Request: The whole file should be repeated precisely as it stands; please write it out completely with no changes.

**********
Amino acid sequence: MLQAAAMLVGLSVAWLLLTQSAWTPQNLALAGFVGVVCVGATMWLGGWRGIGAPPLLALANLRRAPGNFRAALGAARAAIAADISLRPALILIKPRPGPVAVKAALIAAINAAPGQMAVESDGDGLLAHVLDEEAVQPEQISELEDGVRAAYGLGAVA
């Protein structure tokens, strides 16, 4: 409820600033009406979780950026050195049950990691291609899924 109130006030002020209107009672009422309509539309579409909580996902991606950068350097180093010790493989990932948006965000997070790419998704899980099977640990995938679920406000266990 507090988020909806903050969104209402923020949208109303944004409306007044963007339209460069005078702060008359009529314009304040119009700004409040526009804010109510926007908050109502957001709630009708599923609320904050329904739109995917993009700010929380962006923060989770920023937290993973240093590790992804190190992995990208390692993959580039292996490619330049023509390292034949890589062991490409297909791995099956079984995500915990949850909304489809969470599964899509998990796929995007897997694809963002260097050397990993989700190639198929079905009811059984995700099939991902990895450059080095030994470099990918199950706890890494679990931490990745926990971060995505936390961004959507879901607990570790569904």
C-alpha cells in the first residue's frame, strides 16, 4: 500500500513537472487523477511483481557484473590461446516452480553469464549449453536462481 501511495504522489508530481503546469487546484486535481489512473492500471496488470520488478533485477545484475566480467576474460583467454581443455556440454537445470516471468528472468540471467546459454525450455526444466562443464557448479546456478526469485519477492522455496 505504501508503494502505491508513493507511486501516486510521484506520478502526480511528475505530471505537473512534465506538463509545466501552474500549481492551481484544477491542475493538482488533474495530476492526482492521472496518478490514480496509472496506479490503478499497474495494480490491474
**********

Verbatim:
Amino acid sequence: MLQAAAMLVGLSVAWLLLTQSAWTPQNLALAGFVGVVCVGATMWLGGWRGIGAPPLLALANLRRAPGNFRAALGAARAAIAADISLRPALILIKPRPGPVAVKAALIAAINAAPGQMAVESDGDGLLAHVLDEEAVQPEQISELEDGVRAAYGLGAVA
């Protein structure tokens, strides 16, 4: 409820600033009406979780950026050195049950990691291609899924 109130006030002020209107009672009422309509539309579409909580996902991606950068350097180093010790493989990932948006965000997070790419998704899980099977640990995938679920406000266990 507090988020909806903050969104209402923020949208109303944004409306007044963007339209460069005078702060008359009529314009304040119009700004409040526009804010109510926007908050109502957001709630009708599923609320904050329904739109995917993009700010929380962006923060989770920023937290993973240093590790992804190190992995990208390692993959580039292996490619330049023509390292034949890589062991490409297909791995099956079984995500915990949850909304489809969470599964899509998990796929995007897997694809963002260097050397990993989700190639198929079905009811059984995700099939991902990895450059080095030994470099990918199950706890890494679990931490990745926990971060995505936390961004959507879901607990570790569904």
C-alpha cells in the first residue's frame, strides 16, 4: 500500500513537472487523477511483481557484473590461446516452480553469464549449453536462481 501511495504522489508530481503546469487546484486535481489512473492500471496488470520488478533485477545484475566480467576474460583467454581443455556440454537445470516471468528472468540471467546459454525450455526444466562443464557448479546456478526469485519477492522455496 505504501508503494502505491508513493507511486501516486510521484506520478502526480511528475505530471505537473512534465506538463509545466501552474500549481492551481484544477491542475493538482488533474495530476492526482492521472496518478490514480496509472496506479490503478499497474495494480490491474